form of subtotal cystectomy has been another topic of
debate. Proponents of the radical procedure argue that the
less radical approach may leave behind disease. An exogenous daughter cyst may develop from the germinal layer
and protrude beyond the deep surface of the cyst and be
overlooked during the de-roofing procedure, thus resulting in a local recurrence of the disease [9]. Advances in
Dig Surg 2004;21:227–234
imaging techniques and the use of operative ultrasonography largely reduce the risk of missing such an exogenous
daughter cyst. Results with subtotal cystectomy have been
shown to be similar to those of radical excision [9] and
hence cystectomy is the preferred technique at our
Post-operative bile leak occurred in 7 (23%) of our
patients. This compares to the reported 13–30% incidence of bile leaks in other series as a consequence of
small, undetected communications between the cyst and
bile ducts [9]. If clinical factors or operative findings suggested a cystobiliary communication, an on-table cholecystography was carried out to check for leakage. Although this study was not a controlled trial, we found that
there was a higher incidence of a post-operative bile leak if
the biliary system was not temporarily drained in these
patients. This higher incidence of persistent bile leak is
largely due to the thick fibrous pericystic layer preventing
closure of communications in the presence of normal
intrabiliary pressure and absence of a decompressing
stent [9]. Drainage and decompression of the biliary system permits faster healing of the communications after
suture, thus reducing the risk of a bile leak and is recommended.
In conclusion, our experience suggests that albendazole
given as described together with surgery is effective in
treating patients with hepatic hydatidosis. If open surgery
is undertaken, all attempts should be made to identify the
presence of cystobiliary communications at operation,
which, if present, should be oversewn and the biliary system drained to aid healing and prevent the complication
of a bile leak.
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Invited Commentary
Thomas W. Kraus
Surgical Department, University of Heidelberg, Heidelberg, Germany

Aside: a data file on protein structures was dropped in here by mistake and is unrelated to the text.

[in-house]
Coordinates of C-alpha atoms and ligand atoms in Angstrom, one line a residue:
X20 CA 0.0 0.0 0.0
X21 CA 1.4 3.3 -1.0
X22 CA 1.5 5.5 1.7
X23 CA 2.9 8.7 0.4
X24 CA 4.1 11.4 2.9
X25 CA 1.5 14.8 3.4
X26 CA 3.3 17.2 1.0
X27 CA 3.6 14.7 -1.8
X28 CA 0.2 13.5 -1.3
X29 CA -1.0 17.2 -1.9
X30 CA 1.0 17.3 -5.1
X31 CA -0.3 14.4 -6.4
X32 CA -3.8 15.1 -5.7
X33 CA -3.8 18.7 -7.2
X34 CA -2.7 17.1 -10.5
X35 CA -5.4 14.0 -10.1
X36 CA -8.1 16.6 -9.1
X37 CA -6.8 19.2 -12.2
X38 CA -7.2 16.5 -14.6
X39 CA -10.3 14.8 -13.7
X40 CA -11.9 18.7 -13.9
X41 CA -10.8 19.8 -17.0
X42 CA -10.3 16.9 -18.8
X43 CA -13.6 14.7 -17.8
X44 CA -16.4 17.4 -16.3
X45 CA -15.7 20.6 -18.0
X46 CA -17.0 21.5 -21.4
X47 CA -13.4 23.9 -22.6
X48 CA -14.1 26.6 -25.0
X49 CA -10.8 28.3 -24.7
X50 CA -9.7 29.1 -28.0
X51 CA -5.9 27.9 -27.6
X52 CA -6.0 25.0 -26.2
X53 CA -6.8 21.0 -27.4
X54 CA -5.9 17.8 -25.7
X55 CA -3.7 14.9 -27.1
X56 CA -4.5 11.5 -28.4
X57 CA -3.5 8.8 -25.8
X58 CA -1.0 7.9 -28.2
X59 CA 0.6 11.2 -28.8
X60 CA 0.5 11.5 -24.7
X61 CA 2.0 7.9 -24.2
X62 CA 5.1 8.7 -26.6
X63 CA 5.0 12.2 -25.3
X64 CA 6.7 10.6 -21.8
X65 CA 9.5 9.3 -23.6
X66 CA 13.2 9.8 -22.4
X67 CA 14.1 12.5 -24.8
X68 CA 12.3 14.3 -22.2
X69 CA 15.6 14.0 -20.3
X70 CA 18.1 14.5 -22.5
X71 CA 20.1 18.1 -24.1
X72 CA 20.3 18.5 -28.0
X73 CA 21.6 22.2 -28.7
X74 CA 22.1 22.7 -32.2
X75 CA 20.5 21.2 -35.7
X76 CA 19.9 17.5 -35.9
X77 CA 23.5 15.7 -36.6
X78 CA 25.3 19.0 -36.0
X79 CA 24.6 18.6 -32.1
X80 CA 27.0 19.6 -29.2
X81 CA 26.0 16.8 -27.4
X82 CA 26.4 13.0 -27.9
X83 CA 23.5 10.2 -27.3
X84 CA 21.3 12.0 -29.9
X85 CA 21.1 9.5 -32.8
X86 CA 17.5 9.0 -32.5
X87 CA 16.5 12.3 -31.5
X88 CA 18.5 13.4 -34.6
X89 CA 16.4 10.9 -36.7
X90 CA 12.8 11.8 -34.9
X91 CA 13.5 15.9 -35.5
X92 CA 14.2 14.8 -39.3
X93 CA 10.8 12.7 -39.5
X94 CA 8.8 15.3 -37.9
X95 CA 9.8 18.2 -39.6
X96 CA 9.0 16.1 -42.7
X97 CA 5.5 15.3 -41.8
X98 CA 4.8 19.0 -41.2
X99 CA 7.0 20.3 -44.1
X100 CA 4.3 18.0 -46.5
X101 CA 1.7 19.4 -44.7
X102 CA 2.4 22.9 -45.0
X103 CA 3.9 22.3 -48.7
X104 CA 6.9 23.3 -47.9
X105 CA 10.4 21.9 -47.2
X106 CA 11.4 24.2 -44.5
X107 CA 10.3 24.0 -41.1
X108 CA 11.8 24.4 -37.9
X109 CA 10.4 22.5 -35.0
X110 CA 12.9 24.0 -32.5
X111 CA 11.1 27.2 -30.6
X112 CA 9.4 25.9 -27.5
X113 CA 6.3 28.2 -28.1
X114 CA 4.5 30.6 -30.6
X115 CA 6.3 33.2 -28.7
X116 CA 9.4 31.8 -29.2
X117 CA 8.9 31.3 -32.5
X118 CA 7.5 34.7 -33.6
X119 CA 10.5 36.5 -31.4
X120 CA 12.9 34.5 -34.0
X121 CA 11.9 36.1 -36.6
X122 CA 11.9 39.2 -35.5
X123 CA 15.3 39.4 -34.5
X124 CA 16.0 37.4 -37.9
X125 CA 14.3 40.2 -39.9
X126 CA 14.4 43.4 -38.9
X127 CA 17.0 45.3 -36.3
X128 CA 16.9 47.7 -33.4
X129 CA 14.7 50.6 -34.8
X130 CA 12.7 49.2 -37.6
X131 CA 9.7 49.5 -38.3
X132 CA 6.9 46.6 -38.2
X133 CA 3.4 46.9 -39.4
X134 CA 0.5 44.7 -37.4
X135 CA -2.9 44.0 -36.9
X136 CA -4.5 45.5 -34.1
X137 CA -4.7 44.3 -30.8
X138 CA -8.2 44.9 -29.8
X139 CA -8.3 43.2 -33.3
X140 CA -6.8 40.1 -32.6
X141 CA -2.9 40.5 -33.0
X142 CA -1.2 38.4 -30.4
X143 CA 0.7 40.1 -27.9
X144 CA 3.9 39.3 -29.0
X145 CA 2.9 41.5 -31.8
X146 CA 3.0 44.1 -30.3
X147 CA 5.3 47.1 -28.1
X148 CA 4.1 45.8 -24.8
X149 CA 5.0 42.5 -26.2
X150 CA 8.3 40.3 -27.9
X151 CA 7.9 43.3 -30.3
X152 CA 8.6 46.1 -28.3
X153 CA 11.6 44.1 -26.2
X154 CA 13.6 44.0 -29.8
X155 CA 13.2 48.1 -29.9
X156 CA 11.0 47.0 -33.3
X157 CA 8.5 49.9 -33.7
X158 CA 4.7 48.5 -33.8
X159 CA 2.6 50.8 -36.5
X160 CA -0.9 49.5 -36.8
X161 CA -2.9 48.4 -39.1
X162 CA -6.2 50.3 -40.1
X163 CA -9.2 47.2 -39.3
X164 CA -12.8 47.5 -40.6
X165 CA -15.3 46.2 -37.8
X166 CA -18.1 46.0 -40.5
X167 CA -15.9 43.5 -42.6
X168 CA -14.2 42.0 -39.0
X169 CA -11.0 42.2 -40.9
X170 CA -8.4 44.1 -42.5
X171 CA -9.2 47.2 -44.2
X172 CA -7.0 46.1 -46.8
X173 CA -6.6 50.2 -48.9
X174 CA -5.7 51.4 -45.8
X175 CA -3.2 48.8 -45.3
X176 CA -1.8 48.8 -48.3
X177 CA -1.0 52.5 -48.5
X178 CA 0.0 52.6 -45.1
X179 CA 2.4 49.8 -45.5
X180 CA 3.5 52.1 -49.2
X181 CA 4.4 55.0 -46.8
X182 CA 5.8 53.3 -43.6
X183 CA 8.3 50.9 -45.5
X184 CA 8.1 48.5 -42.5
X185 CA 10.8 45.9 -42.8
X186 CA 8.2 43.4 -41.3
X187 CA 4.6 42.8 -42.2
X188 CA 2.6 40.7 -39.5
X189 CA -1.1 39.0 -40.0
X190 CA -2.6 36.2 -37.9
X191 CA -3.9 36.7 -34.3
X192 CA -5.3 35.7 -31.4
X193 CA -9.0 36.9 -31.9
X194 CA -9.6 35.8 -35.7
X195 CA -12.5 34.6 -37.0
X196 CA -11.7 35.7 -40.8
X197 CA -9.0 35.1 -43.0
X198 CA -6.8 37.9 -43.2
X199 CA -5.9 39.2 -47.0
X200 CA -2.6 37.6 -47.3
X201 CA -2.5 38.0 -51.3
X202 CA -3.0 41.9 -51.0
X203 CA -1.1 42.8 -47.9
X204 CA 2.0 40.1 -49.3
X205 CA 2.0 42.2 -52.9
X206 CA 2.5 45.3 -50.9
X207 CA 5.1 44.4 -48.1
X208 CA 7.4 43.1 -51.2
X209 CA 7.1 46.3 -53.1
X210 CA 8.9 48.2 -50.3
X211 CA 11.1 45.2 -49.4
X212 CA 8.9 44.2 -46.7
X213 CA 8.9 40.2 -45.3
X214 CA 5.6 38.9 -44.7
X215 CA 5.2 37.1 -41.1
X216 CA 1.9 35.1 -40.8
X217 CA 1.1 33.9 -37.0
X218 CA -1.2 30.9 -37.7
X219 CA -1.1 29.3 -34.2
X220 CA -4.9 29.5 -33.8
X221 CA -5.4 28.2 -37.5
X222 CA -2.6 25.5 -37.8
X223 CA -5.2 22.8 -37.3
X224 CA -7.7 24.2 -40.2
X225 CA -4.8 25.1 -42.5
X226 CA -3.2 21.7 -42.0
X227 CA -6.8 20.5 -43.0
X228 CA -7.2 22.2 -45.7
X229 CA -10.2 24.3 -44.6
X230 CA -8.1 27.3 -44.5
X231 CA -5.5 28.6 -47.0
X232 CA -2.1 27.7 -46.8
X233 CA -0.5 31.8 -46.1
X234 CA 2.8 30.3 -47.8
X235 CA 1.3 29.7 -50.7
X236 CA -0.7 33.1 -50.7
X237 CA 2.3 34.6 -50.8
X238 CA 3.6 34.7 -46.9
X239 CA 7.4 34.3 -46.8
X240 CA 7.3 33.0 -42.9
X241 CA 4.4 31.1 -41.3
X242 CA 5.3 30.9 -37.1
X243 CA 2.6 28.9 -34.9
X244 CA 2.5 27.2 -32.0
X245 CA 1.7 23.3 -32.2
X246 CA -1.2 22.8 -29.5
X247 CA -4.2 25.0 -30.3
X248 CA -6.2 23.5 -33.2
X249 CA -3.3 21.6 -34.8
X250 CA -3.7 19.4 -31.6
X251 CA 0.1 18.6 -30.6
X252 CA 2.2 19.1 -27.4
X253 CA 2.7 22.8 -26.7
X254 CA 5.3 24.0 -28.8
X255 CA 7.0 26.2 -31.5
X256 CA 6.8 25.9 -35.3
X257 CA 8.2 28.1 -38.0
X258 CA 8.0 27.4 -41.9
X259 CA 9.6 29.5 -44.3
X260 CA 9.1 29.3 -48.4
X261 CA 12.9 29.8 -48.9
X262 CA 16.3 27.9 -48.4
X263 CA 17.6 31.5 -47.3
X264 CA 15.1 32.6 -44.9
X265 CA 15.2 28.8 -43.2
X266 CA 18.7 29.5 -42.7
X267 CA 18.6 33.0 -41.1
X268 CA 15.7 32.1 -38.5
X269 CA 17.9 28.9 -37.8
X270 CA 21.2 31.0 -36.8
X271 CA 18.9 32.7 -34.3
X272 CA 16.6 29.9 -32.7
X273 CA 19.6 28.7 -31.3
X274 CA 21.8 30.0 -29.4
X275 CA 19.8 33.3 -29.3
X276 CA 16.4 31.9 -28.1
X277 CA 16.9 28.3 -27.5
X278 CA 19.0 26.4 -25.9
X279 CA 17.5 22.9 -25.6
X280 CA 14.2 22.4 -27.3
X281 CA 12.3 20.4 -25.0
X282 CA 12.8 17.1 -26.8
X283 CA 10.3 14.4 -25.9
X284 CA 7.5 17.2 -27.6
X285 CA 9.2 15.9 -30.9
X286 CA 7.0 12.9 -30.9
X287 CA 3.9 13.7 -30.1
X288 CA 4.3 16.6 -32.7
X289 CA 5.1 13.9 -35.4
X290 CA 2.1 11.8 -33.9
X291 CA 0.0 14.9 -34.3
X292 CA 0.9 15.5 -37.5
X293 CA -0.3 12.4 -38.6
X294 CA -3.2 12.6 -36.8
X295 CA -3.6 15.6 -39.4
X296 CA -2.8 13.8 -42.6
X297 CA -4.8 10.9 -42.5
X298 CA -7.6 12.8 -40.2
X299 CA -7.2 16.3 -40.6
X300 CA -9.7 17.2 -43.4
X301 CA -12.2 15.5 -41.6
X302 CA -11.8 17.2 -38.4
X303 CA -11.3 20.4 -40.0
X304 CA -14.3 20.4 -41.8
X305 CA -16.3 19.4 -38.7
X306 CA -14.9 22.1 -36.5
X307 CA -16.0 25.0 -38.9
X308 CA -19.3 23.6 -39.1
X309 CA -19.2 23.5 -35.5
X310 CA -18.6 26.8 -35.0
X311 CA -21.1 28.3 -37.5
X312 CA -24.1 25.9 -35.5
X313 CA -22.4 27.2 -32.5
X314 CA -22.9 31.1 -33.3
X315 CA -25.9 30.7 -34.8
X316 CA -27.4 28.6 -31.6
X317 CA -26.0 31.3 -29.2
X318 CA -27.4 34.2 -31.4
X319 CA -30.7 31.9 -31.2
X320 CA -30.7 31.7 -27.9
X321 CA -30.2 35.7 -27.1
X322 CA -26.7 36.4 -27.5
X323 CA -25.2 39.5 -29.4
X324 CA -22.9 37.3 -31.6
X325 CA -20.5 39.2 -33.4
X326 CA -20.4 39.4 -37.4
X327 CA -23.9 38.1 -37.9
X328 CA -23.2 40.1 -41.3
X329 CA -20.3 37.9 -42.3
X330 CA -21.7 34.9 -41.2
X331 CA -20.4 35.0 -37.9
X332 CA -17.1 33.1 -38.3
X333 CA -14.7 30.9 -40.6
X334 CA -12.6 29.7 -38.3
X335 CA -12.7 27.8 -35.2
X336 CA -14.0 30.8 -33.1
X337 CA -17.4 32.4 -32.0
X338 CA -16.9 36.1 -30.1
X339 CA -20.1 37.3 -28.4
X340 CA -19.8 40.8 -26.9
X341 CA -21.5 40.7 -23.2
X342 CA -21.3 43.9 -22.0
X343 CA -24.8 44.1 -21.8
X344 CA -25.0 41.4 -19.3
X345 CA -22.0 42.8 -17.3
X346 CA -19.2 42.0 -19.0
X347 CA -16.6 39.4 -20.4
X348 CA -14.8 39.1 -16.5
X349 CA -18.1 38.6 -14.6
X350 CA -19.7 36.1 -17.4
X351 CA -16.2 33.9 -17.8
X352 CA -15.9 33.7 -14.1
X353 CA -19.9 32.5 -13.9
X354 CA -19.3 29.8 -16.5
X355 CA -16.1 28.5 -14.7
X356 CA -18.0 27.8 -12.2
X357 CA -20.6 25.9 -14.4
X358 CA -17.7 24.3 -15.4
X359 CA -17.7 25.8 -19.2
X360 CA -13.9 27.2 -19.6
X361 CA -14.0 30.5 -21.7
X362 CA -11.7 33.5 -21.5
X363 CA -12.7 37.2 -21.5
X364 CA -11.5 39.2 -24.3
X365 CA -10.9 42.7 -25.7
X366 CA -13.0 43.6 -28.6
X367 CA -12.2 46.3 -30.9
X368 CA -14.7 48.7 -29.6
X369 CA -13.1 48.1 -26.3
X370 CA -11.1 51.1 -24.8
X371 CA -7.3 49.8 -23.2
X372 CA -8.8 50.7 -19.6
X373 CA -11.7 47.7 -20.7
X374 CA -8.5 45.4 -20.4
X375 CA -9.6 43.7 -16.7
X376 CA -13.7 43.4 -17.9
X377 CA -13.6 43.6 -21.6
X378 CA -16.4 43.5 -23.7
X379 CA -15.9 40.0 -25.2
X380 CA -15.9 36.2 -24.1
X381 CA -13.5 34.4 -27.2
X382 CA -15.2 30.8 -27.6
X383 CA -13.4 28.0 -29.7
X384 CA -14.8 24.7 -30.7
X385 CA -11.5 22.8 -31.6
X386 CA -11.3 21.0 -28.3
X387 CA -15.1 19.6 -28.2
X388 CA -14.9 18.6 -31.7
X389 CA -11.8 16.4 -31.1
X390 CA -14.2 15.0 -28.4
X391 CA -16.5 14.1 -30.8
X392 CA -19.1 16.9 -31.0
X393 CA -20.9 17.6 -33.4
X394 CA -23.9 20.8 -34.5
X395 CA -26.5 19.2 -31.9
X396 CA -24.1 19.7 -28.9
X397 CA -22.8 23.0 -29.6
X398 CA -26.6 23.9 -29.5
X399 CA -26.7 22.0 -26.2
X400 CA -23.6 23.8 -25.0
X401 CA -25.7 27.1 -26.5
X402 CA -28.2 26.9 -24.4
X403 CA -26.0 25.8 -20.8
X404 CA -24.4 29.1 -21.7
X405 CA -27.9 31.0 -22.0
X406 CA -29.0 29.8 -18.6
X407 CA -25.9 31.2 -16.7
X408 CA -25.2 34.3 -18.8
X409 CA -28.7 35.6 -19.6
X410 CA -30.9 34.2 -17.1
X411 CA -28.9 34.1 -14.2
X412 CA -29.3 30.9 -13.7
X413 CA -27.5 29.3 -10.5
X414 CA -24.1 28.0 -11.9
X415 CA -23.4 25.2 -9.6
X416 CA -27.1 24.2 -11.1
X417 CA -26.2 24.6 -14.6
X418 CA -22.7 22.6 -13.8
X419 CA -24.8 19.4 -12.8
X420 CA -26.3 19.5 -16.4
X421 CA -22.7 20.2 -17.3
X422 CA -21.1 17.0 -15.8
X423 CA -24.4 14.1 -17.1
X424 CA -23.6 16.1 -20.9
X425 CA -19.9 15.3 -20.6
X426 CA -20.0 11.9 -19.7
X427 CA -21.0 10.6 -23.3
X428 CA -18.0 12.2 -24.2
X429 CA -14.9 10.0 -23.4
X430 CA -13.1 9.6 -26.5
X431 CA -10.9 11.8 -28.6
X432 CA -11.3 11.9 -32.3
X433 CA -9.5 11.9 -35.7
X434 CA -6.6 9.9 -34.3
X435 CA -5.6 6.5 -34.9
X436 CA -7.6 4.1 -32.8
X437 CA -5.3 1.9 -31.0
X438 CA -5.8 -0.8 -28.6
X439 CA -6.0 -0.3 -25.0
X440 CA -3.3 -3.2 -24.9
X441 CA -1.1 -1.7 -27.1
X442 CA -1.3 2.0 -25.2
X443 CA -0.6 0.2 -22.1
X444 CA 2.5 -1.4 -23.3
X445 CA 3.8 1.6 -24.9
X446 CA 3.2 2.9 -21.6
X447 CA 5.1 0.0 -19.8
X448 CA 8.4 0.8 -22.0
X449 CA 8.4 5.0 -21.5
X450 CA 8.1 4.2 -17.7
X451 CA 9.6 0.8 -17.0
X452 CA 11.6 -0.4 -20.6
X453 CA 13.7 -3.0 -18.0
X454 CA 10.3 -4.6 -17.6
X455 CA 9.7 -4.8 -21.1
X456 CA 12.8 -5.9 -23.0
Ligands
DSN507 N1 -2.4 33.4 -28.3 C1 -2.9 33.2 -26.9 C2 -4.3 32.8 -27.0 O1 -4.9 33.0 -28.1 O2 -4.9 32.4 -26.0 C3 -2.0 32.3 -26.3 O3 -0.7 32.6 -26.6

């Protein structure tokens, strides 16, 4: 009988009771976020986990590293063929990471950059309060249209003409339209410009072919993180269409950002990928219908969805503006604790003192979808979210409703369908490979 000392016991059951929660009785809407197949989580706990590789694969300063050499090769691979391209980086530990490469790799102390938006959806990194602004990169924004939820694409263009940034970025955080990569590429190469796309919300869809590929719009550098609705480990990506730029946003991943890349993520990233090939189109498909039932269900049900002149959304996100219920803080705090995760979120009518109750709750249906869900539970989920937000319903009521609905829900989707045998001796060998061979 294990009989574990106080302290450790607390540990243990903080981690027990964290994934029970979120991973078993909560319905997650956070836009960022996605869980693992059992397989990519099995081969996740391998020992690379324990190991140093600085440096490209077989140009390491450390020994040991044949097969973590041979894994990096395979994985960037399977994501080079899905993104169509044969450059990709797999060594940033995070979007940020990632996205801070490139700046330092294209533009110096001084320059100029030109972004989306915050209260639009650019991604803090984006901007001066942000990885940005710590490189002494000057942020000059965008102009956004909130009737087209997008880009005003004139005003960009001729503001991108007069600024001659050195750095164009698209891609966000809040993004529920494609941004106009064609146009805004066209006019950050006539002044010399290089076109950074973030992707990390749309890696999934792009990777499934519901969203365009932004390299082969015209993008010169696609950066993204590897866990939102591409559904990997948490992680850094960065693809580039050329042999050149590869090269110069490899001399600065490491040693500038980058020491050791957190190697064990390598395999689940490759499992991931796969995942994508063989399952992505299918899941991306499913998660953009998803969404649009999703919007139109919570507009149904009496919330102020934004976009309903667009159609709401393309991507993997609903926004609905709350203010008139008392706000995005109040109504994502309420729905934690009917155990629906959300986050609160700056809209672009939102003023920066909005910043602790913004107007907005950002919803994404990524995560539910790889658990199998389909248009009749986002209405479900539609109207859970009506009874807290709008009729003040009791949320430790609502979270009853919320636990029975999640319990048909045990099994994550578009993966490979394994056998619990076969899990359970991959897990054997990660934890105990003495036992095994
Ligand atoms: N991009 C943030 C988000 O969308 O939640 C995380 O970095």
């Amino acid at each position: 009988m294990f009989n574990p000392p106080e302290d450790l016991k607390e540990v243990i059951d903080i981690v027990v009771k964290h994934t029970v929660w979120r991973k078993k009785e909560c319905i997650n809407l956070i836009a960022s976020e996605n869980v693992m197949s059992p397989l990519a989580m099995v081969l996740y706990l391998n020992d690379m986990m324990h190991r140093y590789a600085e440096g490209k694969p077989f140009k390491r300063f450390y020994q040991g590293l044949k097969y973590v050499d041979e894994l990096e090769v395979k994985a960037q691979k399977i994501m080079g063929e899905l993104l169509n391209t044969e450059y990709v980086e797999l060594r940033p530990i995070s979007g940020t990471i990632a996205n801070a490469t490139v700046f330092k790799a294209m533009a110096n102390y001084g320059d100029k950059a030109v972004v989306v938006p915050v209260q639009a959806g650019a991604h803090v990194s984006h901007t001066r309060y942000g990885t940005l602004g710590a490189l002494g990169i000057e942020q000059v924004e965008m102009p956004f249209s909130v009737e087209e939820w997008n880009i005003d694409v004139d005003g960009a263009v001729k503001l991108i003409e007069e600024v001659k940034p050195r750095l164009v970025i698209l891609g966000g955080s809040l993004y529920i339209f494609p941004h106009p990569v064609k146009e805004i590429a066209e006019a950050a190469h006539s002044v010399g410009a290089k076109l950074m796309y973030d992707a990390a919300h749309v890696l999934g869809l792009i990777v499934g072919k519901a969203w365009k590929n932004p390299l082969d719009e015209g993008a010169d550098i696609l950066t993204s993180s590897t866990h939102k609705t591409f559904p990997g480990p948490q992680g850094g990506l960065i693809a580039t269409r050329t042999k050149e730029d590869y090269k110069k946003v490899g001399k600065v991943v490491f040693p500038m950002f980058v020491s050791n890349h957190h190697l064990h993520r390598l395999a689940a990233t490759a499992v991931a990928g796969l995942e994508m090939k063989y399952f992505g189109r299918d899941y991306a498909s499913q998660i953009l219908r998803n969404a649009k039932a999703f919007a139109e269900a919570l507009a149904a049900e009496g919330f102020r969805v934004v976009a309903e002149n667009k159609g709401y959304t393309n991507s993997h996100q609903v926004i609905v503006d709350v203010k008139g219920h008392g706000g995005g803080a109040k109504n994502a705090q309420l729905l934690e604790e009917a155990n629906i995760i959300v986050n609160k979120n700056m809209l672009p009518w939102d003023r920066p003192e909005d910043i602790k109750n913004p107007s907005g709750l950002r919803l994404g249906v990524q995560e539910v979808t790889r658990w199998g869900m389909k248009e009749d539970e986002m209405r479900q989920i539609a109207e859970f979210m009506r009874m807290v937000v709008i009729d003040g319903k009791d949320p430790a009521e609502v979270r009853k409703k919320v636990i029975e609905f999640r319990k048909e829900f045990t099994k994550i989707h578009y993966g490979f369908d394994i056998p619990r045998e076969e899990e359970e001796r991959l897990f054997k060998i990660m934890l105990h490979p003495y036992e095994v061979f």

The article describes the therapy of 30 patients who
underwent surgical treatment for hydatidosis in the UK
over a 16-year period in a single center. The approach is
presented in a very educative fashion, but scientific
innovations in the paper are rather scarce. The authors
concluded that the patients should undergo surgery and a
therapeutic algorithm is provided. All patients underwent
surgery in combination with praziquantel and albendazol
with good results. Taking into account the long time span
analyzed, it has to be stated that during this time period
diagnostic and imaging methods have markedly changed
significantly, thus not all data will probably be really comparable.
Furthermore, it has to be stressed in further intensity
that alternative techniques to surgery have evolved in
many parts of the world, particularly where hydatidosis is
highly endemic. An alternative to surgery meanwhile is
the PAIR method (i.e. puncture the cyst, aspirate fluid,
introduce a protoscolicidal agent, then reaspirate), which
requires ultrasonographic guidance. Extreme care is essential to prevent spilling hydatid fluid into a body cavity
because this may lead to anaphylactic shock. Albendazole
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Dig Surg 2004;21:227–234
therapy may be combined with PAIR from 10 days before
to 30 days after the procedure.
PAIR is indeed a very promising and little invasive
and potentially very cost-effective technique, although
large-scale clinical trails have not yet been conducted.
Until then, most conservative surgeons in the West will
probably still accept that surgery is the treatment of
choice for most cases of cystic echinococcosis and usually
it also is successful. But it can be expected that the PAIR
method will rapidly gain growing importance in future
and it is also fostered by the WHO in many publications
and internet tutorials. This option should have been discussed in further detail.
The most interesting aspect of the current study is that
cystobiliary communications were identified in 50% of
patients. This is a very important issue to remember, even
if this is also a well- and long-known fact in the literature.
Dig Surg 2004;21:227–234
It is uncertain, according to the authors, if these communications when present were spontaneous or iatrogenic.
Since 1996, methylene blue was therefore injected into
the biliary tree, as communicated during the review process to identify communications with the cyst cavity.
Interestingly, there was a higher incidence of postoperative biliary complications in patients without biliary
drainage at the time of surgery and the authors give us
clear advice to take it seriously. The frequent existence of
these biliary communications is also a major argument
against the instillation of proctoscolicidal solutions,
which may cause severe chemical cholangitis. But even
this does not completely rule out interventional percutaneous therapy, as some centers perform endoscopic transpapillar drainage to manage potential cholangitis before
starting the percutaneous approach.